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2016-03-27. By Patrick.
Fig. 1. Patrick with some of the Enrichment Club students at the front of the school. The picture was taken during the few seconds it took for the kids to decide that they were ready.
This last Thursday we had our first Smith Middle School Enrichment Club ARDF session. We had beautiful weather. The timing for me to get to the school and setup the transmitters was about right. The equipment held up fine. And the kids had a good time. With just that, I would have called it a success. But the kids didn't just have a good time. They were super eager and worked hard at the challenge we presented.
We used our newly built 80 m transmitters, six of them. They were placed around the school grounds with orienteering control flags to mark their locations. The transmission frequencies, timing, and messages were as in a classic 80 m competition. There was a homing beacon always transmitting on one frequency. And there were five foxes transmitting on another frequency, each on transmitting for only one minutes. Three transmitters were placed where they could be seen from the front of the school. In the center was the homing beacon. On the left and the right were two of the fox transmitters. The other three foxes were hidden in woodsy areas around the school.
We only had eight receivers to loan out. So eight volunteers were chosen from the Enrichment Club to try out ARDF. And unfortunately, we had to turn away a bunch of students. We met at the front of the school where Kelly and I explained what ARDF was and what they were going to try today. Basically, the idea was to have them listen to our intro, try out the receivers on the transmitters they could see, and then go off to search for the hidden ones.
"Wow, that's really complicated," said one of the kids part way through the introduction. "Yes, this is really complicated," I agreed. Kelly and I only had one experience with ARDF and kids so far, the Avatar Club outing last year. That time, there had been only two low power transmitters to search for. Because they were low power and because we were not sure how well the kids would do, we placed them on one side of a trail and the kids were told which side. It had gone very well. Today we had better transmitters and were trying something much more ambitious. Kelly and I were ready to spend the rest of the time at the front of the school helping the kids figure it all out. We finished our intro and were waiting for the first questions as the kids fiddled with their receivers. We thought the questions would come right away because the kids had had the transmitters in hand for half the intro. But instead, the first thing we heard was "OK, let's go!" And the kids took off!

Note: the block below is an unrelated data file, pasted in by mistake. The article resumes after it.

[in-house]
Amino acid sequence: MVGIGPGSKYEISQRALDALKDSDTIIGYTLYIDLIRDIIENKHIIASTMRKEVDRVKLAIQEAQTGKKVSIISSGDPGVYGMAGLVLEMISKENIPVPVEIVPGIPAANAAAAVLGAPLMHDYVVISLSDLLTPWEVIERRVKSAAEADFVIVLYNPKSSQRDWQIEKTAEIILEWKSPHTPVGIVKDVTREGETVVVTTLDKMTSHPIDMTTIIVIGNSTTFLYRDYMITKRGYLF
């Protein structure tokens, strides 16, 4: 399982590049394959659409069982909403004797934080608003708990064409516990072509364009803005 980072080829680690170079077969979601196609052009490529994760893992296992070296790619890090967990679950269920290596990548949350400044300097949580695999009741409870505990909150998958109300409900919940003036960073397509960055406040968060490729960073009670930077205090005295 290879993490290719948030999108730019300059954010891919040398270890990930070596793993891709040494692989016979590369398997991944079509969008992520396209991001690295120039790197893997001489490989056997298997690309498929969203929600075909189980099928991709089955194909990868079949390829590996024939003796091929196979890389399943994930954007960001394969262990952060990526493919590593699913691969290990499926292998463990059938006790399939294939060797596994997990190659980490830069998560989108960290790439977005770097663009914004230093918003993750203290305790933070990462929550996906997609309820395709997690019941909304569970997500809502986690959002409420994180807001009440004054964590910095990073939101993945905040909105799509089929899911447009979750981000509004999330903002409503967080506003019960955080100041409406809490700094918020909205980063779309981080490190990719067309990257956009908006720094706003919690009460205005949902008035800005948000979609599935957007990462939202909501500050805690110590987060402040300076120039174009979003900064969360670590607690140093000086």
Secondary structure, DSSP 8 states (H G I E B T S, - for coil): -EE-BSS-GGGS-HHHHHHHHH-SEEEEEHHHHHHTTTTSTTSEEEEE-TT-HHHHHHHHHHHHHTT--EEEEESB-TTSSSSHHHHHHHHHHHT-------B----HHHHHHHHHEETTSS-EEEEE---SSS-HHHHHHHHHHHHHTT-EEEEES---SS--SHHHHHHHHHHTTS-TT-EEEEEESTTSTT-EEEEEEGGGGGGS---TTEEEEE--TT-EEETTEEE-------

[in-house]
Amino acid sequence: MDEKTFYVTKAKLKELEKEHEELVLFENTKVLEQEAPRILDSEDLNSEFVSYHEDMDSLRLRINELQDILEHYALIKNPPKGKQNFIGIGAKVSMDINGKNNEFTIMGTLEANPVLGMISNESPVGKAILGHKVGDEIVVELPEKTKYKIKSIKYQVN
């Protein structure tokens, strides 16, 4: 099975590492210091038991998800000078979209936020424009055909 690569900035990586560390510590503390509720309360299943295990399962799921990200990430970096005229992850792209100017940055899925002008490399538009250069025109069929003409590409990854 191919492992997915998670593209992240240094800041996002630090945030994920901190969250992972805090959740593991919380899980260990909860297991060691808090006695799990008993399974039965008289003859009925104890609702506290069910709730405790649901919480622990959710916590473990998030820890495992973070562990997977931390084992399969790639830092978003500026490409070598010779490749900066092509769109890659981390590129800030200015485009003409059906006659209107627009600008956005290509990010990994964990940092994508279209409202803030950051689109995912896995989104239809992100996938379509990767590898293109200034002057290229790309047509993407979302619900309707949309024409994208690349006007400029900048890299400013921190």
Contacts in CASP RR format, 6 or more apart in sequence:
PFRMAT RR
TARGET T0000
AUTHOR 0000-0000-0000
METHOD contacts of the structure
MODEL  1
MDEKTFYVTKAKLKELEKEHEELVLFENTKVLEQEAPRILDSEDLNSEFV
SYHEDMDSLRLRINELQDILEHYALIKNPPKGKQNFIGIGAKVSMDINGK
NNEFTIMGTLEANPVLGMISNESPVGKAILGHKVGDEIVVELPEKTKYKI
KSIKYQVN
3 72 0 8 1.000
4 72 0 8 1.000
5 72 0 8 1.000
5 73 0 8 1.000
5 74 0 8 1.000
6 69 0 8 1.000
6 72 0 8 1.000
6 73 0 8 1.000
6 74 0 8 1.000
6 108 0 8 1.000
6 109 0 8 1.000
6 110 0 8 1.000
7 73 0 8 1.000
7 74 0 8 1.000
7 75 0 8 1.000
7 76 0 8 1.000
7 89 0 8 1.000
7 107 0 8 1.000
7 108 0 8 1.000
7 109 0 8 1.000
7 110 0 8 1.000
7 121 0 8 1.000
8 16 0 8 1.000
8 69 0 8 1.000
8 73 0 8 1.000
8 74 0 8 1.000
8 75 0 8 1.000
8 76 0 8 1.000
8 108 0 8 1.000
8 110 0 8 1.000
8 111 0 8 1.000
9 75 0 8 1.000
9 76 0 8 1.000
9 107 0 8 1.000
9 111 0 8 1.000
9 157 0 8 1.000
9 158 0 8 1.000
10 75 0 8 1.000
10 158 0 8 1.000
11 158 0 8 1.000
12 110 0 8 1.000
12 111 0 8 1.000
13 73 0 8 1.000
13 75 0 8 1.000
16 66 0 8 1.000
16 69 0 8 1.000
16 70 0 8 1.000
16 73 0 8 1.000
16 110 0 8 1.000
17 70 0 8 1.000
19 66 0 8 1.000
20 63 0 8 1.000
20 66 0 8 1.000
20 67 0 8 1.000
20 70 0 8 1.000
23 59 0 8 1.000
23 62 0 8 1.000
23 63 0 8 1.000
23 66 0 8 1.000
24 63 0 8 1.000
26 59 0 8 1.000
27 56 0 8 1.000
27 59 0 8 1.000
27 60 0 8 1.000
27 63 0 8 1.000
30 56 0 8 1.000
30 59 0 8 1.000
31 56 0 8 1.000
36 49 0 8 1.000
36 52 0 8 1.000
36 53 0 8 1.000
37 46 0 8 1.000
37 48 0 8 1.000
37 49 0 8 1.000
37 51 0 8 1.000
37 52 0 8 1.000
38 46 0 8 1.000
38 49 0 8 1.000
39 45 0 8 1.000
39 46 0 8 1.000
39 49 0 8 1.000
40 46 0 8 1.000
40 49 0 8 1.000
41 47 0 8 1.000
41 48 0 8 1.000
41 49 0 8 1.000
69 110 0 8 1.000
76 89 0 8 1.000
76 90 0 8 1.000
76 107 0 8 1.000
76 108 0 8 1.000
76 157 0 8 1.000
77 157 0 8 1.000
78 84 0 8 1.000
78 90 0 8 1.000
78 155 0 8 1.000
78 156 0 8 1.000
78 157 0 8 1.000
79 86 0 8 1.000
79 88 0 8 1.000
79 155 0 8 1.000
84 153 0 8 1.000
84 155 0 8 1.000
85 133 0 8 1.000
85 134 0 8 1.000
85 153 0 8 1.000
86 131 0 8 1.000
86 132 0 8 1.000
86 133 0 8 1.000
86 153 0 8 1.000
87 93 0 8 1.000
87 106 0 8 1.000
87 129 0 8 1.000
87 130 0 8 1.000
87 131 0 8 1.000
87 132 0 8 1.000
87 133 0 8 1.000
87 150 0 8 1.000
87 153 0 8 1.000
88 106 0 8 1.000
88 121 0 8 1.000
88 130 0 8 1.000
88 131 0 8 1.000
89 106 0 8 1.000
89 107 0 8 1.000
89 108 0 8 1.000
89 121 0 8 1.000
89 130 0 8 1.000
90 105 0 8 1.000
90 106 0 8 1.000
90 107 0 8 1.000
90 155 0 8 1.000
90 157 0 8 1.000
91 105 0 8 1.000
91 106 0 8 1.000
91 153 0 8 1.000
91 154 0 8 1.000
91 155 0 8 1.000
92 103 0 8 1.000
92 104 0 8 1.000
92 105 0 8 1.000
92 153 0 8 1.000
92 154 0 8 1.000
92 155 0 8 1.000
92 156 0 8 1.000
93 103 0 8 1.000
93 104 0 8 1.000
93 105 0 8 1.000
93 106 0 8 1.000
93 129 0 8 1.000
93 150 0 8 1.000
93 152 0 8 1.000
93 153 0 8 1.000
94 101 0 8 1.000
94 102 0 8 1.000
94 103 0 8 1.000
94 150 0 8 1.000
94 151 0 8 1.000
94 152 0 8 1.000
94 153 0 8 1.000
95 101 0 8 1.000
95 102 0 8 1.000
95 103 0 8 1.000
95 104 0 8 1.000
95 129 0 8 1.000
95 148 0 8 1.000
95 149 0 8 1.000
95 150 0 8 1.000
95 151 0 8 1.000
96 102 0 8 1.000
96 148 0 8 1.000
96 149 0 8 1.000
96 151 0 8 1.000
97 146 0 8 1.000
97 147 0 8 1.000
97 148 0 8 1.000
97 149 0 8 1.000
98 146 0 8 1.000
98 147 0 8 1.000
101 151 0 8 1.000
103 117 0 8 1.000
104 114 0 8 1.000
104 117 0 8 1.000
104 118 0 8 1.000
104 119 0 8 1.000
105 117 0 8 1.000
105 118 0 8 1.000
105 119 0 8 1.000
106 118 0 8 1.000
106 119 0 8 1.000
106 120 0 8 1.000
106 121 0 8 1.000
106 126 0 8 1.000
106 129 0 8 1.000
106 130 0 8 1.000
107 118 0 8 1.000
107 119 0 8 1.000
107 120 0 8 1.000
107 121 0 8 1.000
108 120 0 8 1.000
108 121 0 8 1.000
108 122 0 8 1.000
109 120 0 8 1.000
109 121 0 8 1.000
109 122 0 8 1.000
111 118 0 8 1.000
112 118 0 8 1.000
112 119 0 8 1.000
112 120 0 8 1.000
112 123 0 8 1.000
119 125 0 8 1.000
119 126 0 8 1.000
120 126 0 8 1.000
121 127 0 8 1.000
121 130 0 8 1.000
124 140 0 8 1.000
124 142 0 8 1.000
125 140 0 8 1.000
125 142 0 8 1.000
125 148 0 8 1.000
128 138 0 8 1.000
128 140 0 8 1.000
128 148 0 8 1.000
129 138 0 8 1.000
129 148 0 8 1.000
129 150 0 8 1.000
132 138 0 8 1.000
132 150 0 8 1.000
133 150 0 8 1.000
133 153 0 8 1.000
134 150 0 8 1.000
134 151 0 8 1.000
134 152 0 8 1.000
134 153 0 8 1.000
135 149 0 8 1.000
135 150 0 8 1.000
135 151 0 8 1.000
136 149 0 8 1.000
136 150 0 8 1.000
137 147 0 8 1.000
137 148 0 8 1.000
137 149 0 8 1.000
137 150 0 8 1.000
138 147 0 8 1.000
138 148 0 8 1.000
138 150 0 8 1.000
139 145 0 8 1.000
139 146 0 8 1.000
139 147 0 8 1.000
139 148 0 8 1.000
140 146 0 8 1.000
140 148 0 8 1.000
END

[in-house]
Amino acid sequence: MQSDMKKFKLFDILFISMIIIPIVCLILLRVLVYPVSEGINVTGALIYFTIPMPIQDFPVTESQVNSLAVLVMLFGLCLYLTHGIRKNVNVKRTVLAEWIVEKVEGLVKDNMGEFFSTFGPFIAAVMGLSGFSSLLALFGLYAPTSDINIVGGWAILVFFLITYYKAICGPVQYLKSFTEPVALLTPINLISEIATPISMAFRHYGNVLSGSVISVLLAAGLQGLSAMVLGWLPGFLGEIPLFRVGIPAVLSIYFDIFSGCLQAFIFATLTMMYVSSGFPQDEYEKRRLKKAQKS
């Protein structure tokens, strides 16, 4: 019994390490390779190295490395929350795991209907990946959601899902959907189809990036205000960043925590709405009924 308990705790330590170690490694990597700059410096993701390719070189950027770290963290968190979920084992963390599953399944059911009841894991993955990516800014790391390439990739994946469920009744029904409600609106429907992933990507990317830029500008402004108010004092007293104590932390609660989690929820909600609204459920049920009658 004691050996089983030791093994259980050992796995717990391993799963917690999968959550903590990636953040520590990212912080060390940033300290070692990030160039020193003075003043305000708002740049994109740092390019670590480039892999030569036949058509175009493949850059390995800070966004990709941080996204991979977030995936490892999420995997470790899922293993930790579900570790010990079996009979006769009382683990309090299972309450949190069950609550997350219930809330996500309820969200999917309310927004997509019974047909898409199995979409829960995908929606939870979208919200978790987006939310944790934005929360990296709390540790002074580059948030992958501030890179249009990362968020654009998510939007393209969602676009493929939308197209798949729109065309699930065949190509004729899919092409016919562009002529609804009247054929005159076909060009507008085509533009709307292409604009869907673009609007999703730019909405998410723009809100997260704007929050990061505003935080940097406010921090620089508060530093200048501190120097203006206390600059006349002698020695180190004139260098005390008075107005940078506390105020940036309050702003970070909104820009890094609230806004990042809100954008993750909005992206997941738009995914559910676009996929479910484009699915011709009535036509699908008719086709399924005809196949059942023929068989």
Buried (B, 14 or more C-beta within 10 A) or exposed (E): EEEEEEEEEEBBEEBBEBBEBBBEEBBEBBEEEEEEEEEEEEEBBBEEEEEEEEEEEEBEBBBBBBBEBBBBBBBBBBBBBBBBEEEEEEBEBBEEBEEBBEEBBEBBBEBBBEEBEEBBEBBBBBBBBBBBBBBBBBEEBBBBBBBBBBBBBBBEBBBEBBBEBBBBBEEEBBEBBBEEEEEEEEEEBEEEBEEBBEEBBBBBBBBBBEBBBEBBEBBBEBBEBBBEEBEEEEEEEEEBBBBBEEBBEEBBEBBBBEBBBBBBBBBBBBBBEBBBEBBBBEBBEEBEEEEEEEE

For a few seconds, Kelly and I just watched them go off, stunned. Where are they going? They can't possibly be read, can they? We decided that I would stay at the start to record return times, as we had said we would, and Kelly would walk around the school helping where needed. I figured I would find the entire group come back at the obligatory return time with one or two of the transmitters found. But just about ten minutes later, three kids came running around the corner of the school, running full speed toward me. They had found all three transmitters.
Overall, it was a perfect setup for the students we had and the limited amount of time. Some got through it super fast, some took most of the time to find all three, and some only got one or two. Even with the unanticipated mass start, the kids spread out very quickly as they chose different paths around the school and went at different speeds. With the early finish, Kelly ran over to the Enrichment Club maker space group. There she grabbed some of the kids that wanted to try out ARDF but for which we had no receivers. Our top finisher from the first group taught the class to these new students and then took them off to search for transmitters.
In general, the conclusions are as follows. In a middle school, there will be a group of students that will be eager and quick at understanding the principles of ARDF. The pool from which we drew was a maker space type Enrichment Club with self selected students. So these had the innate desire to figure out tech. Out of that group, the ARDF kids were also self-selected and had the inclination to be outside and do physical activity. We don't know the potential of the rest of the student body but we can tell there is a fair bit more interest than just the kids that got to try it out. I suspect this is as with all activities, some kids get interested right away, other see their friends doing something and then get interested. So, the limiting factors in getting kids into ARDF have nothing to do with building excitement or finding ways to explain complicated concepts in simple terms. There are plenty of excited kids and they figure it out as they go. For us and for a long time to come, the limiting factor will be the number of receivers we have to loan out.
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